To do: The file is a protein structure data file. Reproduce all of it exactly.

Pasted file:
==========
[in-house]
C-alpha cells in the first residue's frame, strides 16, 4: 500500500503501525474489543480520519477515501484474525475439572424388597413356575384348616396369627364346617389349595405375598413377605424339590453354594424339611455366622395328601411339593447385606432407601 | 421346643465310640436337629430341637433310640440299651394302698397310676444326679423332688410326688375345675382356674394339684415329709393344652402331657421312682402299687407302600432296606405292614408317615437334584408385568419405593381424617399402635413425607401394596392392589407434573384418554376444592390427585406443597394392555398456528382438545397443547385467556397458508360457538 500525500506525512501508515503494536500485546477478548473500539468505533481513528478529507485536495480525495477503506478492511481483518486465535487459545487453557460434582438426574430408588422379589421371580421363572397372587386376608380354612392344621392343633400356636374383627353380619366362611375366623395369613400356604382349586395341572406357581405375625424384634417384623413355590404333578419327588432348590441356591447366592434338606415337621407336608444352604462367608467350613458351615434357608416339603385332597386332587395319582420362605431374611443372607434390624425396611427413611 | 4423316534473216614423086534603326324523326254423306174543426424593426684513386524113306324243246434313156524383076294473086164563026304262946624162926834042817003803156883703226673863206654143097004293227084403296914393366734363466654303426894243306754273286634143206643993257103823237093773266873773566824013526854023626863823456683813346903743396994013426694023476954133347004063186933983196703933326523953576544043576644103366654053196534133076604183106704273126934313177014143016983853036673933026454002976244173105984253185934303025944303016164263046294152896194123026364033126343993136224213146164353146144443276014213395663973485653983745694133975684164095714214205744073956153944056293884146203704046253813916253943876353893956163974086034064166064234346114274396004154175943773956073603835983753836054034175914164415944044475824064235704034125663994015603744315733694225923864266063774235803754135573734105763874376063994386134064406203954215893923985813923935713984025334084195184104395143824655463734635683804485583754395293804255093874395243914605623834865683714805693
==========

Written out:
[in-house]
C-alpha cells in the first residue's frame, strides 16, 4: 500500500503501525474489543480520519477515501484474525475439572424388597413356575384348616396369627364346617389349595405375598413377605424339590453354594424339611455366622395328601411339593447385606432407601 | 421346643465310640436337629430341637433310640440299651394302698397310676444326679423332688410326688375345675382356674394339684415329709393344652402331657421312682402299687407302600432296606405292614408317615437334584408385568419405593381424617399402635413425607401394596392392589407434573384418554376444592390427585406443597394392555398456528382438545397443547385467556397458508360457538 500525500506525512501508515503494536500485546477478548473500539468505533481513528478529507485536495480525495477503506478492511481483518486465535487459545487453557460434582438426574430408588422379589421371580421363572397372587386376608380354612392344621392343633400356636374383627353380619366362611375366623395369613400356604382349586395341572406357581405375625424384634417384623413355590404333578419327588432348590441356591447366592434338606415337621407336608444352604462367608467350613458351615434357608416339603385332597386332587395319582420362605431374611443372607434390624425396611427413611 | 4423316534473216614423086534603326324523326254423306174543426424593426684513386524113306324243246434313156524383076294473086164563026304262946624162926834042817003803156883703226673863206654143097004293227084403296914393366734363466654303426894243306754273286634143206643993257103823237093773266873773566824013526854023626863823456683813346903743396994013426694023476954133347004063186933983196703933326523953576544043576644103366654053196534133076604183106704273126934313177014143016983853036673933026454002976244173105984253185934303025944303016164263046294152896194123026364033126343993136224213146164353146144443276014213395663973485653983745694133975684164095714214205744073956153944056293884146203704046253813916253943876353893956163974086034064166064234346114274396004154175943773956073603835983753836054034175914164415944044475824064235704034125663994015603744315733694225923864266063774235803754135573734105763874376063994386134064406203954215893923985813923935713984025334084195184104395143824655463734635683804485583754395293804255093874395243914605623834865683714805693